3) Take the few steps back down and hit the trail that sign posted as Shropshire Way Main Route, now heading in a South Westerly direction. This path winds down the western flank of the hill and down towards a fence line, bare left and continue along the path now with the fence line to your right now in a South Easterly direction. Continue along for 1km before coming to a gate, pass through this and towards the treeline in front of you. On the wood’s edge you will see a rusty iron gate with a big boulder directly behind it, do not pass through this, bare right, a path marked Shropshire Way that heads in a Southerly direction with the woods edge and eventually a drystone wall on its left. There are several tracks here but if you keep the woodland / drystone wall to your left and in a Southerly direction you will eventually hit Clee Burf. An iron age settlement lies here although little remains and now is dominated by the radar mast.

4) You will see a stile in front of you, head over this and bare left, leaving the Shropshire Way, a 0.5km trail that heads in a South Westerly direction, loosing height and with the woodland edge to your left. Again, the path is lightly trodden here with several adjacent tracks, as long as you keep the woodland edge to your left then you will head in the right direction. You will eventually hit a gate on your left, pass through this and immediately bare right maintaining the same South Westerly direction as before, with woodland to your left and conifer plantation to your right. As you come to a gravel road pass over this, maintaining your direction. Turn left onto the gravel road and down through the gate, head along this road, all the time maintaining the same direction until you come to a junction.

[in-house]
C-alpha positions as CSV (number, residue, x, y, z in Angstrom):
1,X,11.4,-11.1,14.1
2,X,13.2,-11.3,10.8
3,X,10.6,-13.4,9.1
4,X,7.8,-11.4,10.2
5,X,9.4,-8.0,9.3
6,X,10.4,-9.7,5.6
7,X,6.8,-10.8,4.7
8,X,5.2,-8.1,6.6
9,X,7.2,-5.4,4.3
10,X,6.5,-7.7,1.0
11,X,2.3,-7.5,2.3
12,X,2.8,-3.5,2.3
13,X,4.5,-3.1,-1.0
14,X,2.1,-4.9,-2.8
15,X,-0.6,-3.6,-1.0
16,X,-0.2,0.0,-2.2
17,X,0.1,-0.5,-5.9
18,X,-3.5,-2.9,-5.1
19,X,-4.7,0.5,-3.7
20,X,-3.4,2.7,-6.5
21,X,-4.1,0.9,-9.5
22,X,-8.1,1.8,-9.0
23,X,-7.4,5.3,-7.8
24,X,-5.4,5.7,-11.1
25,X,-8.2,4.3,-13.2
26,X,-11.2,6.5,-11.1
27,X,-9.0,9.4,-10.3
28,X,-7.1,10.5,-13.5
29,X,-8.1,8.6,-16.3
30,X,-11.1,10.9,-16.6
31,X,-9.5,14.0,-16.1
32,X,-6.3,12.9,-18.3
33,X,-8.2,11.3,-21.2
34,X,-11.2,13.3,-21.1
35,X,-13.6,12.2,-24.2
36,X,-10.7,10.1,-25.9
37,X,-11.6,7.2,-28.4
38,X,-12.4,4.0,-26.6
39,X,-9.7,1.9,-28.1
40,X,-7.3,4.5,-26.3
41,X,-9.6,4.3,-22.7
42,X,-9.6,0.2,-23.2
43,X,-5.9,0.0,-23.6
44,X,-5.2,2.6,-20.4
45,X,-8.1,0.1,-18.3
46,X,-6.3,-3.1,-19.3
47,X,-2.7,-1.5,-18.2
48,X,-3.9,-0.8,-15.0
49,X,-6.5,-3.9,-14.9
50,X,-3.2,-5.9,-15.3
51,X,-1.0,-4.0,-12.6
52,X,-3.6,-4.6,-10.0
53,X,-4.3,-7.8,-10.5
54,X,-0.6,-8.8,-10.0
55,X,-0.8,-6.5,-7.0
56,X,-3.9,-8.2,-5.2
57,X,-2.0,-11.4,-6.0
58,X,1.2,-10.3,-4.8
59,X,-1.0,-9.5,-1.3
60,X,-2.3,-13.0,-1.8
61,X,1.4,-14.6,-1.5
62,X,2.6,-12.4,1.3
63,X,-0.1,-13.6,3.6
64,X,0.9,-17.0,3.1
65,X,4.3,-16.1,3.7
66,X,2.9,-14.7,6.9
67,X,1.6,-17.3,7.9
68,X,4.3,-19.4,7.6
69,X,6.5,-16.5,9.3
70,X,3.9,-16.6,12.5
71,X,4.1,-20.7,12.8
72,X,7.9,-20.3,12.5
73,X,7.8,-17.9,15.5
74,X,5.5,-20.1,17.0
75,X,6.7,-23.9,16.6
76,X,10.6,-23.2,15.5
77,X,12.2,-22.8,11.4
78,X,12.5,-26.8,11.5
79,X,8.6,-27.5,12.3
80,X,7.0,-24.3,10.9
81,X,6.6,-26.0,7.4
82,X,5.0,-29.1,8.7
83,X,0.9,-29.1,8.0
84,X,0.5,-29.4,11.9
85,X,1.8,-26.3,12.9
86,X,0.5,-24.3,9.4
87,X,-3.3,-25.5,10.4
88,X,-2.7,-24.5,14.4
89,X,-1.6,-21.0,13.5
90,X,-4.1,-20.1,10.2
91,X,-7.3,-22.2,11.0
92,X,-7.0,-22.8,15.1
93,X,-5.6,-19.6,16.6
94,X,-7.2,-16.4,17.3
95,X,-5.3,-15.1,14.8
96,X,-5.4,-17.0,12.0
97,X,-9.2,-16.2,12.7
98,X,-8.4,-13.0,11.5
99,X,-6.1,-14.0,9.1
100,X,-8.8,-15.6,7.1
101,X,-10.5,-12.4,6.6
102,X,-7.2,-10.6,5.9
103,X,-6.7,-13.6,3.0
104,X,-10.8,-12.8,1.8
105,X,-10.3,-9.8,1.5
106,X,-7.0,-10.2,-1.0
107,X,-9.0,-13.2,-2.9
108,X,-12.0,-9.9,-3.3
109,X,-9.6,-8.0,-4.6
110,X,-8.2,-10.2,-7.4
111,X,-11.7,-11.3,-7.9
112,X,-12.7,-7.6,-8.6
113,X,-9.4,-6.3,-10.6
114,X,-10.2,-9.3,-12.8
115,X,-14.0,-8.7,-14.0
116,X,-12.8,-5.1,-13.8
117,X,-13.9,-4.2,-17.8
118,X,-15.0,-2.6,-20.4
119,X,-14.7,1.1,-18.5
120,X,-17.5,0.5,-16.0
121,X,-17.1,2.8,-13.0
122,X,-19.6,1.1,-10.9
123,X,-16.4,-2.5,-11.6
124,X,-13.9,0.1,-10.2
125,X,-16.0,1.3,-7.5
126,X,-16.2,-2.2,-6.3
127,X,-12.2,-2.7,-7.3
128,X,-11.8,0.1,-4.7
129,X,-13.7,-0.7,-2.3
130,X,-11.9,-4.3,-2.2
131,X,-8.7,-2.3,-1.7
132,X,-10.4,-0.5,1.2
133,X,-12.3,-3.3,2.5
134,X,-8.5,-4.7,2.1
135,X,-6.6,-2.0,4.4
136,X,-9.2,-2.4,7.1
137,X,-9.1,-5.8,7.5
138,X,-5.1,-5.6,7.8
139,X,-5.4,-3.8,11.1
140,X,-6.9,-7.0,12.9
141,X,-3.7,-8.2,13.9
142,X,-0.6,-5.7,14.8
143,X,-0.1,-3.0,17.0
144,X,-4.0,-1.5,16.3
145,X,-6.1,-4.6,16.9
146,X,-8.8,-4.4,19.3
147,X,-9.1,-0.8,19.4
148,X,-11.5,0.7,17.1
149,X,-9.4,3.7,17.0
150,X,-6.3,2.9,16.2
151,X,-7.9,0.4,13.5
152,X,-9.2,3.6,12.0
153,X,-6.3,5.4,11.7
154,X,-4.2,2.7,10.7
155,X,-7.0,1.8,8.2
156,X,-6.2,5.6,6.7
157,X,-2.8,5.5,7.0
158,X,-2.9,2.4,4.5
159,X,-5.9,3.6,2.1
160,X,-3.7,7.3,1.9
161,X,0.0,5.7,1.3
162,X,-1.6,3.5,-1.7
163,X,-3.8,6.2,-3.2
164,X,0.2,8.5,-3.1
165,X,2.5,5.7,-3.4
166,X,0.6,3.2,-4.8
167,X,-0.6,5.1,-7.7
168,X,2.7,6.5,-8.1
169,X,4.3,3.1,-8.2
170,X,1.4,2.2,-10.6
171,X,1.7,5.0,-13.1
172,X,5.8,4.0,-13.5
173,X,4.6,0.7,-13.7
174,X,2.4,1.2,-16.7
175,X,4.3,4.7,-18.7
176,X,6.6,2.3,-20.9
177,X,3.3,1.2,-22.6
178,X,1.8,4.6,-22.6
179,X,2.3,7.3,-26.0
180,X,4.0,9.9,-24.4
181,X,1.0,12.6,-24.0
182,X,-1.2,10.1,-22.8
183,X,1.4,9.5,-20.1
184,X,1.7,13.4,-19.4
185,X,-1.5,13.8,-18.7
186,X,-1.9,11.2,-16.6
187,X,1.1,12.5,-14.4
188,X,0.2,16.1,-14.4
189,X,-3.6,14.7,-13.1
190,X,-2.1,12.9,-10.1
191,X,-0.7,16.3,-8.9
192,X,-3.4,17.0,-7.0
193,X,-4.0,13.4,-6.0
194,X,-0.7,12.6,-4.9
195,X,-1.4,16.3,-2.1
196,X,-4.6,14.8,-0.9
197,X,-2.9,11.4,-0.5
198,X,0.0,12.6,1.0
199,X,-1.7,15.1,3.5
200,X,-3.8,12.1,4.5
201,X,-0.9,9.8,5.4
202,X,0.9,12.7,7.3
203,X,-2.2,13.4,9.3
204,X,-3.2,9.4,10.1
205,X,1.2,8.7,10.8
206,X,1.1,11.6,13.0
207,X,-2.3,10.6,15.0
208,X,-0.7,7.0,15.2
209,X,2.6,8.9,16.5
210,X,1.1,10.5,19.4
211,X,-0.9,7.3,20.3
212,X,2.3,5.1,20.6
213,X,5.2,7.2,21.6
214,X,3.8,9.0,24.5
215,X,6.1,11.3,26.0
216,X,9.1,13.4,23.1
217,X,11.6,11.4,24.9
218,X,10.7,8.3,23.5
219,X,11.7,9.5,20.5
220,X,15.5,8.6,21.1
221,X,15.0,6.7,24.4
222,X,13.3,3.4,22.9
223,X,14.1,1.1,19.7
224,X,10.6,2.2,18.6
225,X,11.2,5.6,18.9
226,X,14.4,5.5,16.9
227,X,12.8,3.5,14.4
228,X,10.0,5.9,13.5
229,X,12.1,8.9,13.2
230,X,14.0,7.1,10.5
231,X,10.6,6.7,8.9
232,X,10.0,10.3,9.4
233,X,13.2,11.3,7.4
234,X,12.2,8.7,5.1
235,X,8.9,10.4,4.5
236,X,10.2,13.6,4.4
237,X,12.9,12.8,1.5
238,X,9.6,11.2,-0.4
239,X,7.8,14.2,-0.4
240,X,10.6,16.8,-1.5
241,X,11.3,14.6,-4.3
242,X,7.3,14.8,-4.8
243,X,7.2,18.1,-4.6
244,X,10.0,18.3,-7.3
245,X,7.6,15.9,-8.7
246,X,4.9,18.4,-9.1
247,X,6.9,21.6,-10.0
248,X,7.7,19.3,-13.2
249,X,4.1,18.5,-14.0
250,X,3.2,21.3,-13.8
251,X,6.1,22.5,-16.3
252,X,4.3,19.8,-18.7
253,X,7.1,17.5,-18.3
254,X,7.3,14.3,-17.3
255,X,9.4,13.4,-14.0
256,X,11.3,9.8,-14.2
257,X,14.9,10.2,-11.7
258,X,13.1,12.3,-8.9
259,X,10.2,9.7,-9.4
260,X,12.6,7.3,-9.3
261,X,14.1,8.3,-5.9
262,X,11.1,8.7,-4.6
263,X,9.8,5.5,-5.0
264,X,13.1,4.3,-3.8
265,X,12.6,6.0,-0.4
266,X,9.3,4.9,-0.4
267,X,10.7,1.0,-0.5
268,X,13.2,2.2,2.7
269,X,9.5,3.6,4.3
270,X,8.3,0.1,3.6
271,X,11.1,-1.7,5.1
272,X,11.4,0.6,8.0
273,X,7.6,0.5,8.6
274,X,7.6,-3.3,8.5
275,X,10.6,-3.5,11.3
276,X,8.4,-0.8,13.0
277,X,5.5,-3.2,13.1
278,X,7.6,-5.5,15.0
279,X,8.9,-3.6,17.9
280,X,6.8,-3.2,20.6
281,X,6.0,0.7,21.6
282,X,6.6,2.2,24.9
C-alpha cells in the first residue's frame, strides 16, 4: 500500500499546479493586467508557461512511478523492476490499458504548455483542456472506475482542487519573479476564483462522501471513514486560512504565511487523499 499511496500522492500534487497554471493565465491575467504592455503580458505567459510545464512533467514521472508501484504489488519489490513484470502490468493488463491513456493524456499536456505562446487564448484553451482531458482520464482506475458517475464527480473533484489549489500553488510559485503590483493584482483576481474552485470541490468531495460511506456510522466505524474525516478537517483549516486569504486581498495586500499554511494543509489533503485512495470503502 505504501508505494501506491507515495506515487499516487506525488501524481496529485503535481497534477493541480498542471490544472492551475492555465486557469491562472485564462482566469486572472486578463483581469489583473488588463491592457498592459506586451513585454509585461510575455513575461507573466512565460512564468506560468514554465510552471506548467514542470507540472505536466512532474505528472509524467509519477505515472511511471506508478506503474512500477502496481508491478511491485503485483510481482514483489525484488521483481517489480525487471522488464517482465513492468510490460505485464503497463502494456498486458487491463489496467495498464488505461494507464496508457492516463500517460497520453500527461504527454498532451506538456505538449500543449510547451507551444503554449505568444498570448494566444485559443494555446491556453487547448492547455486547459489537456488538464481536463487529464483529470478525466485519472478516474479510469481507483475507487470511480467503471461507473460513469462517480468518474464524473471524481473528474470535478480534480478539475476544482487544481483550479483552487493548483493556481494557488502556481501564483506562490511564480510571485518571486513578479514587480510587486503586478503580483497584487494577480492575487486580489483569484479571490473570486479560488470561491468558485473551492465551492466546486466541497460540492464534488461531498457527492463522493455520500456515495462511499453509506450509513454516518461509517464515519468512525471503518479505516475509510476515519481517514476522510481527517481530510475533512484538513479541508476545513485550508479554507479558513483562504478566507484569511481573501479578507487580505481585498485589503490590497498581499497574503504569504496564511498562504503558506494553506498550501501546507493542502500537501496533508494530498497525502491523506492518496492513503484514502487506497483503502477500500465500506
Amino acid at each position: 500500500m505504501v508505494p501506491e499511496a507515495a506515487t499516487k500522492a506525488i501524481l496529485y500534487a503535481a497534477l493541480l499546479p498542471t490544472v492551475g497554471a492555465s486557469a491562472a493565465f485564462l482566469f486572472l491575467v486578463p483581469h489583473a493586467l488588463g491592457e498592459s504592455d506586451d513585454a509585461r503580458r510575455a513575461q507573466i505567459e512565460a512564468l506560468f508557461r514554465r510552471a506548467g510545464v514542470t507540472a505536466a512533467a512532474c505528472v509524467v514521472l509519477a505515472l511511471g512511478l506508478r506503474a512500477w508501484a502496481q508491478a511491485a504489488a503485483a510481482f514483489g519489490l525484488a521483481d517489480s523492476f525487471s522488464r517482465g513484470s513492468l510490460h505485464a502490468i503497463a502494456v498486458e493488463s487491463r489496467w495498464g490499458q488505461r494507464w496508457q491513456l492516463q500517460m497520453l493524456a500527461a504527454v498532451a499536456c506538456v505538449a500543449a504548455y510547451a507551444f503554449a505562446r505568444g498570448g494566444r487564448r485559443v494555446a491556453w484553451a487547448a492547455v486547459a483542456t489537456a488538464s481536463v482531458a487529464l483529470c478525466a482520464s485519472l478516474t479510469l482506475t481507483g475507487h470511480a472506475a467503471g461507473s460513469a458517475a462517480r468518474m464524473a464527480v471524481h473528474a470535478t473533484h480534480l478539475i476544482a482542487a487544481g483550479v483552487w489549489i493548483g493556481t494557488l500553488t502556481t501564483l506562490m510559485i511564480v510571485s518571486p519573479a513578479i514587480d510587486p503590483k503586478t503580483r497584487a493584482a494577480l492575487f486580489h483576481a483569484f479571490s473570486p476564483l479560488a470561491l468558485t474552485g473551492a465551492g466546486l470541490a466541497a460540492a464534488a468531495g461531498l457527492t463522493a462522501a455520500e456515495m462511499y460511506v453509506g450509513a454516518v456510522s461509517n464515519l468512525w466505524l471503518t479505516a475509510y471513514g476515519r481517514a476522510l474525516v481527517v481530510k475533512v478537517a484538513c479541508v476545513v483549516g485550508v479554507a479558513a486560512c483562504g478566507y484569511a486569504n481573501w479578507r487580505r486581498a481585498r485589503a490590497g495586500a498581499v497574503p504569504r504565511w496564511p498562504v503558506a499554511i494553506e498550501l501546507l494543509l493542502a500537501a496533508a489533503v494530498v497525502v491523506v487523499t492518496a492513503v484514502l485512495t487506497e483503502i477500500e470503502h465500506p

5) Turn left onto the road and now in a Northerly direction, do not deviate from this road now as it snakes through the beautiful Burwarton Estate for roughly 3.8km. This beautiful area owned by Viscount Boyne is a fine example of well managed / protected English countryside, dotted with ancient trees and beautiful vistas. Several cattle grids lead the way, pass through these and cross the junctions, can you find the secret garden? (marked Bridge Pool on your OS map). Eventually you will come to a gate, pass through it and bare left onto the road for a short distance before coming to the car park, your start / finish point.

Based out of Shrewsbury Shropshire, I spend most of my free time across the border into Wales, primarily in Snowdonia. A keen walker and explorer who has completed the Top 100 mountains in Wales and Shropshire's 50 hills. Taking on such challenges enables me to travel to remote, quiet areas and away from the crowds, those are my favourite mountain days. I very much look forward to contributing to the forum that is Mud & Routes, with route guides and gear reviews. Instagram: @rikthehiker Twitter: @RikTheHiker